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Summary:

Infinera has been one of the optical industry’s disruptors, helping to boost capacity and lower the costs of both inter- and intracity networks. Now the company is turning its attention to subsea networks, as evidenced by its demo of a photonic integrated circuit (PIC)-based DTN system […]

Infinera has been one of the optical industry’s disruptors, helping to boost capacity and lower the costs of both inter- and intracity networks. Now the company is turning its attention to subsea networks, as evidenced by its demo of a photonic integrated circuit (PIC)-based DTN system that transmitted data over a 4,000-kilometer, third-party subsea network. Infinera DTN has 25 Gigahertz (GHz) channel spacing vs. 50GHz spacing on the pre-existing equipment — in other words, double the network capacity.

Subsea systems typically have subsea optical amplifiers and submarine line terminal equipment (SLTE) located in terrestrial landing stations and connected to the either end of the amplifier chain. With its new DTN system, Infinera has replaced the pre-existing SLTE systems. With bandwidth demand continuing to grow at about 50 percent a year, innovations like these are what’s necessary to keep our digital lives humming.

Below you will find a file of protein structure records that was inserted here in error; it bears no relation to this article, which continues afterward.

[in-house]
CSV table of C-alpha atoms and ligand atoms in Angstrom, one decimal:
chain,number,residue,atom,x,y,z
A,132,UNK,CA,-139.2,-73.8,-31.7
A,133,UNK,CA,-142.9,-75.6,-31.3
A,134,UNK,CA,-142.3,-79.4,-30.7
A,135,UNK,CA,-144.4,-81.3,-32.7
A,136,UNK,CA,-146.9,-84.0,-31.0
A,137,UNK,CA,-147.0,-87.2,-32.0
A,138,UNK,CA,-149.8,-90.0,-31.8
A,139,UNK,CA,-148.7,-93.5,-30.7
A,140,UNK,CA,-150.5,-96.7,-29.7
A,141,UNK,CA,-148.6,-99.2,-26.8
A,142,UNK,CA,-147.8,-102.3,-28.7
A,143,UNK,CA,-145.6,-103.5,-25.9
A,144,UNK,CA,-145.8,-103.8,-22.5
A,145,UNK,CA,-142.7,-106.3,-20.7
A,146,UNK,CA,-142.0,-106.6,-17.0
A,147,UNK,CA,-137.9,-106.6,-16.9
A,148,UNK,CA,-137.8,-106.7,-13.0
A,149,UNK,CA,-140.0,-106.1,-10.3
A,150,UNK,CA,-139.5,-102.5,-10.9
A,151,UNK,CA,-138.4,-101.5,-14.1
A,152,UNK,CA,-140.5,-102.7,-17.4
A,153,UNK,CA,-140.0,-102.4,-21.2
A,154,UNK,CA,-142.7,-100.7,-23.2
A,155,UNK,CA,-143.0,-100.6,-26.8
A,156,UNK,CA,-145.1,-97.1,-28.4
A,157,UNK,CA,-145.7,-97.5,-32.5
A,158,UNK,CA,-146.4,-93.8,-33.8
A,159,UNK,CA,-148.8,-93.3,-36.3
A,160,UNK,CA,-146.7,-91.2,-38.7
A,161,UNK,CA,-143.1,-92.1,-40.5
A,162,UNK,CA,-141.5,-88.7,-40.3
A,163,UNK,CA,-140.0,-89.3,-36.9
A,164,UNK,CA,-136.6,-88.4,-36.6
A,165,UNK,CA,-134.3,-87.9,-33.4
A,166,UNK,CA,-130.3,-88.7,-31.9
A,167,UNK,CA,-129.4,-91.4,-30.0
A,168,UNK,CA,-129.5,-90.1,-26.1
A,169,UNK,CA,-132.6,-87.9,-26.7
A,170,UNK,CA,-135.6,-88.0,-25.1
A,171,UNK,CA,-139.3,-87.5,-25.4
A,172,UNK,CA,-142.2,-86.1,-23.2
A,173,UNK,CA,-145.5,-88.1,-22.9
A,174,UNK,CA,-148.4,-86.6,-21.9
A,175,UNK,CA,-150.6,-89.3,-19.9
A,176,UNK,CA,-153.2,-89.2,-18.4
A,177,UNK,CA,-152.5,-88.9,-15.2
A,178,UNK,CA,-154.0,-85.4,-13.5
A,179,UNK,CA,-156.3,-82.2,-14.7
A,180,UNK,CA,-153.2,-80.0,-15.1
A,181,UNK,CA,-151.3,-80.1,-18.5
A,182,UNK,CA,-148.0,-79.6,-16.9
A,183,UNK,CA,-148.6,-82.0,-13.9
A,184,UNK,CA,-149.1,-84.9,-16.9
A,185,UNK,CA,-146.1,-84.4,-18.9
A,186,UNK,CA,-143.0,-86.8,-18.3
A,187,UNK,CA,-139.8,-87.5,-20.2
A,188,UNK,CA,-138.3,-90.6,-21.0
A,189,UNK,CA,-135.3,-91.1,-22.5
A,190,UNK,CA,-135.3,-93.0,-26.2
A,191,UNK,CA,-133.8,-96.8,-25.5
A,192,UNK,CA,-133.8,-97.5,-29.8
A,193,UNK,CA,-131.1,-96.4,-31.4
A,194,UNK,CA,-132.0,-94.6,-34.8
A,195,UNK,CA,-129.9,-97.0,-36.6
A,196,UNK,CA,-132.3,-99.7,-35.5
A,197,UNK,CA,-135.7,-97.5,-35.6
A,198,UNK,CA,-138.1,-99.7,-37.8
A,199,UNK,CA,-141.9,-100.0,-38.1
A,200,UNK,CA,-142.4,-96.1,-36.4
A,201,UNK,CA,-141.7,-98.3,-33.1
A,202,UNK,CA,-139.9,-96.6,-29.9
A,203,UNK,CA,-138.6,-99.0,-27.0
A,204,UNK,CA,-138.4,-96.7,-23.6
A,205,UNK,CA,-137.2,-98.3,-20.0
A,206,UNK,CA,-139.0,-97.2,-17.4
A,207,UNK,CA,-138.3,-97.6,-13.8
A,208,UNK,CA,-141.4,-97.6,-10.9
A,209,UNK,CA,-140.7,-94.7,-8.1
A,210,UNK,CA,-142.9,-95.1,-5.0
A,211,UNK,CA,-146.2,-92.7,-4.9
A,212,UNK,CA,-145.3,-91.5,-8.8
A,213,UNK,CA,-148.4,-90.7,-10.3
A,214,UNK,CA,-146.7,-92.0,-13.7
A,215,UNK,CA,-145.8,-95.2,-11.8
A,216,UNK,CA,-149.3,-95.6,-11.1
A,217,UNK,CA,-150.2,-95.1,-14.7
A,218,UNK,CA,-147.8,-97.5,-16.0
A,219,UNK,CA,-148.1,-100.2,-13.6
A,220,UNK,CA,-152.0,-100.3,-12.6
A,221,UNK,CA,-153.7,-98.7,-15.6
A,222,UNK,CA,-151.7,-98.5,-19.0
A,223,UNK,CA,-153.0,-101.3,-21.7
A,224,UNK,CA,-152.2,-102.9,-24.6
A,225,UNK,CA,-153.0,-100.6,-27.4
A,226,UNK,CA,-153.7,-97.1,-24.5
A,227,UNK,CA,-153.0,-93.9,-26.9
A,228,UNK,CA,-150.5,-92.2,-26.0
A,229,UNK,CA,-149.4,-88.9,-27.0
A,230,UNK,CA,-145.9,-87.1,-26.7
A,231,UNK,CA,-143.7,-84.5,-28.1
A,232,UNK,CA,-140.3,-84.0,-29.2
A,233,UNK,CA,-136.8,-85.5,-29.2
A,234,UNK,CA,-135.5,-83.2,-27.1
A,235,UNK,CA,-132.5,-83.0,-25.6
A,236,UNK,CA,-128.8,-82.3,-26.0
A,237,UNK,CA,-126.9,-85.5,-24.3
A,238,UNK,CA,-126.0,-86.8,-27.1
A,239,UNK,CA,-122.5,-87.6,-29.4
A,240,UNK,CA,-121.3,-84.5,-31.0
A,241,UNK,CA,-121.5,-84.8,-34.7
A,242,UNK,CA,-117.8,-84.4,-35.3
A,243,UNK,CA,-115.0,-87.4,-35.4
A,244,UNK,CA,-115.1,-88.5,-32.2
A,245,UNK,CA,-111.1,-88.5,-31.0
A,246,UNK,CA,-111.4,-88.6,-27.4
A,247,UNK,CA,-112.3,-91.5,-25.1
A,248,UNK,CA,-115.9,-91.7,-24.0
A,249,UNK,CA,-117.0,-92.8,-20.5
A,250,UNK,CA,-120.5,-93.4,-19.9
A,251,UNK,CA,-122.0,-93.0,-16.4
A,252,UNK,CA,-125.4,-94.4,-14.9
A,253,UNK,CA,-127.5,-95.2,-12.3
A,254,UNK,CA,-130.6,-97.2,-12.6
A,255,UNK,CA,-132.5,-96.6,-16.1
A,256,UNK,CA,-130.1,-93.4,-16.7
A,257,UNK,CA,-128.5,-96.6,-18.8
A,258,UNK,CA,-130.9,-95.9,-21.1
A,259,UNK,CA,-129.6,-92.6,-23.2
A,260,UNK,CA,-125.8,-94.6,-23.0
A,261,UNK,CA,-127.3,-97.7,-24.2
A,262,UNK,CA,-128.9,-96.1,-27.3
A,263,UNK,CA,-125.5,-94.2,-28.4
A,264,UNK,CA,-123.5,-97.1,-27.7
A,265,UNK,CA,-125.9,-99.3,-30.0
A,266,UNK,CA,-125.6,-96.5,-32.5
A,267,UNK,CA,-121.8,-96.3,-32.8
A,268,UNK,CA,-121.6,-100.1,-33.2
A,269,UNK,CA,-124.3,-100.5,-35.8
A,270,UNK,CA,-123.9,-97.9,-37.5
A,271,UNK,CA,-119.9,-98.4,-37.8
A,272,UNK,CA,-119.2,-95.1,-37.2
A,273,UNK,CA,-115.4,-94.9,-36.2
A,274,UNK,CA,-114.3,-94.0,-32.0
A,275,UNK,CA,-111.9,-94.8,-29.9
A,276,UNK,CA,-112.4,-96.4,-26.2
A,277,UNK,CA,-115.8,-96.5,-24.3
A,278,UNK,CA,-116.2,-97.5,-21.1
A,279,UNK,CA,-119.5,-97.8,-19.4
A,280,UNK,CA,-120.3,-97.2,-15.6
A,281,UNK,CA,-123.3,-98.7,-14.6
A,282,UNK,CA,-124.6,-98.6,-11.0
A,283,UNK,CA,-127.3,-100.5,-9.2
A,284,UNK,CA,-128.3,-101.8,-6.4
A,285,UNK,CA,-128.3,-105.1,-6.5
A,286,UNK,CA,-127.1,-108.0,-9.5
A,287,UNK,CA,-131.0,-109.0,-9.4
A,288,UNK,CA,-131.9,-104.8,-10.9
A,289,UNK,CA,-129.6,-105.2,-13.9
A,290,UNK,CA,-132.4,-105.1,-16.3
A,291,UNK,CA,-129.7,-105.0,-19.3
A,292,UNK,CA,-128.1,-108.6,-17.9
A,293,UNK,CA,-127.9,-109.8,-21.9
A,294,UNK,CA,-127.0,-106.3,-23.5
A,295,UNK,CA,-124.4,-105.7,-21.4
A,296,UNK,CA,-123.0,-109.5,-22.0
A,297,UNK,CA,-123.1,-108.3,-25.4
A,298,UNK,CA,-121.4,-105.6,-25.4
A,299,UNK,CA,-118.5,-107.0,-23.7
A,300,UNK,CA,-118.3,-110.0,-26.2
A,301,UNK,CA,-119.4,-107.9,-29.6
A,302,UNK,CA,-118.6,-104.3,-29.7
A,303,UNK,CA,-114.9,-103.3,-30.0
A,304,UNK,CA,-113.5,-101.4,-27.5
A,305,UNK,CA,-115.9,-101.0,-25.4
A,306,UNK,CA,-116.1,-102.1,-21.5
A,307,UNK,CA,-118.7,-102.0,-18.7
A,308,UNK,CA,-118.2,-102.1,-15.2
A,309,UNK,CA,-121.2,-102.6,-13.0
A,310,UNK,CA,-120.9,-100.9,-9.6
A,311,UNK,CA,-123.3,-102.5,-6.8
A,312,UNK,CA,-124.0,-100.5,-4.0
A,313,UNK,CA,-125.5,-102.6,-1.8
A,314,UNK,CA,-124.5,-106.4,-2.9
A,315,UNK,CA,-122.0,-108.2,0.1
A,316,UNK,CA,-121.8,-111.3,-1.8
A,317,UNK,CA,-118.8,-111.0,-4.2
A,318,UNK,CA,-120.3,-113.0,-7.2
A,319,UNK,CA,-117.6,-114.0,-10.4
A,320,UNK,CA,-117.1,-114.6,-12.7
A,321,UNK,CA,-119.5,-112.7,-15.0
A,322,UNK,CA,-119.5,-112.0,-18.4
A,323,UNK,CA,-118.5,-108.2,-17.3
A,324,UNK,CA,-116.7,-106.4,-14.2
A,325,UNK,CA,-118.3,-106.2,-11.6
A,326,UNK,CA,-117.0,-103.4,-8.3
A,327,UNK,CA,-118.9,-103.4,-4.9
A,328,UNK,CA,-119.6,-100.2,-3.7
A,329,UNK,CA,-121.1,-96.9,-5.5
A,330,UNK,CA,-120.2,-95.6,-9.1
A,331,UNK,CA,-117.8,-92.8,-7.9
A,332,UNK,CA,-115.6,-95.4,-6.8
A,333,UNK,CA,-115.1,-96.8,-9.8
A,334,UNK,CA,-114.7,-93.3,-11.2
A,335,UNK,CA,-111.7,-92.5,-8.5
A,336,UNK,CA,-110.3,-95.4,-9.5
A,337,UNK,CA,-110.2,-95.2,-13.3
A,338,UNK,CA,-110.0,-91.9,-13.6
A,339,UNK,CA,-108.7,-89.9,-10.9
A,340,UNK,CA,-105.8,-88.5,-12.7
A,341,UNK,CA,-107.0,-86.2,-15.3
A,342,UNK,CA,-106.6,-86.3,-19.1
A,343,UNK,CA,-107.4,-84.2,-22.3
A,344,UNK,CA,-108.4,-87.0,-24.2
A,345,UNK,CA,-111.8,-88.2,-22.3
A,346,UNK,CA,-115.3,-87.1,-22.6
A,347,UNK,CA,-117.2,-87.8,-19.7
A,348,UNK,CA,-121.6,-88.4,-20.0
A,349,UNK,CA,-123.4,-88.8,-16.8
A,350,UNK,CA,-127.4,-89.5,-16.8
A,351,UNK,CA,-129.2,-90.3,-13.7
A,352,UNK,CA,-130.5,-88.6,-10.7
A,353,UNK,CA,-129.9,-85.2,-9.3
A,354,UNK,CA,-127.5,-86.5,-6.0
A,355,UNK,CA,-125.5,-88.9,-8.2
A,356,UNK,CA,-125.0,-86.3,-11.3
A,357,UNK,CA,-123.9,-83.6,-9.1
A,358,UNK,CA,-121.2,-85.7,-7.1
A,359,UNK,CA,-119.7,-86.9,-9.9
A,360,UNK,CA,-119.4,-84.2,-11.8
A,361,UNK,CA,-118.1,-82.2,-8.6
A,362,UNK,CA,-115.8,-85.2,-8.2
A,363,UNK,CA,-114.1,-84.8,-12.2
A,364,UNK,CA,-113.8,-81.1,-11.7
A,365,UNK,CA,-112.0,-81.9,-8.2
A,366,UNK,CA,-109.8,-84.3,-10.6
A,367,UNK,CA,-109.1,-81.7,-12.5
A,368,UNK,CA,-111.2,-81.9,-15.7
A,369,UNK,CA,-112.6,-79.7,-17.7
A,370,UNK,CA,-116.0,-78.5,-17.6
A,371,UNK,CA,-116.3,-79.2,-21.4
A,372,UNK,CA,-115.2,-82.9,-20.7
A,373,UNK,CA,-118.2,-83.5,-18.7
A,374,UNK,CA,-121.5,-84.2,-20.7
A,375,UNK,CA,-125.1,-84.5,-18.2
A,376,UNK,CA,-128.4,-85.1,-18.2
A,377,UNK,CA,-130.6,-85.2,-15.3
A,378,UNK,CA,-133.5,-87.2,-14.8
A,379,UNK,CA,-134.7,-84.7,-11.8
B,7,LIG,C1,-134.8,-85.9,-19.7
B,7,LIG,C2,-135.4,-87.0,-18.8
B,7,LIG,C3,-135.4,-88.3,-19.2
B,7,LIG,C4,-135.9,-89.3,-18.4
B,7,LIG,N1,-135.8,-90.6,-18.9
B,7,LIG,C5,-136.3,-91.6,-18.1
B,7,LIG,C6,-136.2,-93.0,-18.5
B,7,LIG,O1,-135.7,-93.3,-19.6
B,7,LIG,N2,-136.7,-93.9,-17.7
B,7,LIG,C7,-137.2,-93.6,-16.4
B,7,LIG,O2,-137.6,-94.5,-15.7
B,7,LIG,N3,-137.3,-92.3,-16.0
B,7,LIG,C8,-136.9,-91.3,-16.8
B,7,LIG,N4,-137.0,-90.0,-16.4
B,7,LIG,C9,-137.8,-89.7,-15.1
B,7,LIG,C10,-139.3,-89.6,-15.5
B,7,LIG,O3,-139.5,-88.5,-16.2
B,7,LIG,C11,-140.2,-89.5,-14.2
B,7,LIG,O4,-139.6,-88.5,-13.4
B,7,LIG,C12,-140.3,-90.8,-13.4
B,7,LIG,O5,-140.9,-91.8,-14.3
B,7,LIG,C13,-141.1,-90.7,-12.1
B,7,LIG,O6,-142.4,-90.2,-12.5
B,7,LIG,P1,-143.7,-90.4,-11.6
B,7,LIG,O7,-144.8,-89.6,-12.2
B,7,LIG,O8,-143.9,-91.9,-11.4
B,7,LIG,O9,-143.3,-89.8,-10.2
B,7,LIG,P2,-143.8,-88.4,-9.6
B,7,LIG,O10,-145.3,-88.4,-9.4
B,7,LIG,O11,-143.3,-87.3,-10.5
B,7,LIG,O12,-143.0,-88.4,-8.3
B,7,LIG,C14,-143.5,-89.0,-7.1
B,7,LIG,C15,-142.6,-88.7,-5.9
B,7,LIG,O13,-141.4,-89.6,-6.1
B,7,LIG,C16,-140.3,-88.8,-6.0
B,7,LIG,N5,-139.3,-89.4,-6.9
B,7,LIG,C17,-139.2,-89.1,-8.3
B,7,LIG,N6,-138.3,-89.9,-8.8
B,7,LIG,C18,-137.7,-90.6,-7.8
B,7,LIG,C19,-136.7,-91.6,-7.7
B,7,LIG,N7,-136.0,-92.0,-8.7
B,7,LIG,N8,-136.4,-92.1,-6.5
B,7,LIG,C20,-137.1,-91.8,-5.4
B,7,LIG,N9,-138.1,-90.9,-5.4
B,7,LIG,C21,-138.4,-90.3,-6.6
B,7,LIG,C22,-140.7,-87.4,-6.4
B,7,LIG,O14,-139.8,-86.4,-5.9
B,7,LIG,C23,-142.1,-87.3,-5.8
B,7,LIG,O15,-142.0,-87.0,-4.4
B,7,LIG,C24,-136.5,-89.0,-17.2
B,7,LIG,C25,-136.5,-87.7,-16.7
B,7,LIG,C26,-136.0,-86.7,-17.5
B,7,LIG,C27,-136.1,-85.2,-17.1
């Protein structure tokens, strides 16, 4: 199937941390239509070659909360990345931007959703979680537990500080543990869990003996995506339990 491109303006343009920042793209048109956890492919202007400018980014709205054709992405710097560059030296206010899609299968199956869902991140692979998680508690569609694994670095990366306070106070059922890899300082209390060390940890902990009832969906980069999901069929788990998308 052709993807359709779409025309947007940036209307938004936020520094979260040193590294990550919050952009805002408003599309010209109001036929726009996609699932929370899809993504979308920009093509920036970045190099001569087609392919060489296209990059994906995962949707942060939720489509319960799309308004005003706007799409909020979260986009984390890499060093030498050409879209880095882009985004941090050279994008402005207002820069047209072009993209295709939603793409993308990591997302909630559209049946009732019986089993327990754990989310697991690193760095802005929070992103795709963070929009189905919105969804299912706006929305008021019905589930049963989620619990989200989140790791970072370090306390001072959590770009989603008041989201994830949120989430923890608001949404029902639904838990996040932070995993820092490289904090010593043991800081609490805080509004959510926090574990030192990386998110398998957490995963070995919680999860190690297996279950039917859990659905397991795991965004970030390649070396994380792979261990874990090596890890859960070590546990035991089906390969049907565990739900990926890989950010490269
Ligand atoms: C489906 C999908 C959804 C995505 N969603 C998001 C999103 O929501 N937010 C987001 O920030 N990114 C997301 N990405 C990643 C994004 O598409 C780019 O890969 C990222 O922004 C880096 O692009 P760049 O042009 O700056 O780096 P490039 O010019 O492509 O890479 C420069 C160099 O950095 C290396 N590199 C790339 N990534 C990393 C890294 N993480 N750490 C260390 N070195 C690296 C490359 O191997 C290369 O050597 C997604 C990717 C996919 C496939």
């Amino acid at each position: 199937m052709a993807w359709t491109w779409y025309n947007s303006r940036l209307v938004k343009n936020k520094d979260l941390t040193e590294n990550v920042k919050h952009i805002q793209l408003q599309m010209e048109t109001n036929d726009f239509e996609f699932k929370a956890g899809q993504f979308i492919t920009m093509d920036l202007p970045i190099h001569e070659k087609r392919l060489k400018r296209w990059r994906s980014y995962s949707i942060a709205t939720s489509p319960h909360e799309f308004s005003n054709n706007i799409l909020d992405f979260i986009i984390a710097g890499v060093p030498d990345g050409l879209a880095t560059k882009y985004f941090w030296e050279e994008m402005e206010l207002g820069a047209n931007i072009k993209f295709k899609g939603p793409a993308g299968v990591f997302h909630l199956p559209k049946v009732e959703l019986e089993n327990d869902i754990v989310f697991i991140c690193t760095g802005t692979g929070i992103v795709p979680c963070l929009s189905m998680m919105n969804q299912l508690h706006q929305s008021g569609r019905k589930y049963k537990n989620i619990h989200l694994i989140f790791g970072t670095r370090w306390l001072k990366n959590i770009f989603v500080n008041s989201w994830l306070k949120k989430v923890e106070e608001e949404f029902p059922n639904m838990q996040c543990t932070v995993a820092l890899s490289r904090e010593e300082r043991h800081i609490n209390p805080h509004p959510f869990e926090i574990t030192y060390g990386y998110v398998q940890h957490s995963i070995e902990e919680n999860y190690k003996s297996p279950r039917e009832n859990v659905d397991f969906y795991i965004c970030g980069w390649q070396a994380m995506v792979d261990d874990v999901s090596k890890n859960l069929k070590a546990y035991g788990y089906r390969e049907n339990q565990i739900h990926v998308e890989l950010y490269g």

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By Om Malik
  1. Wow!

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  2. 4000 miles is still somewhat short, it’s not transatlantic even. Was the demo limited by distance or was this just a preliminary trial?

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    1. @powellrw

      i think this is likely to have an impact on the short haul routes say the ones between european countries or on asian networks.

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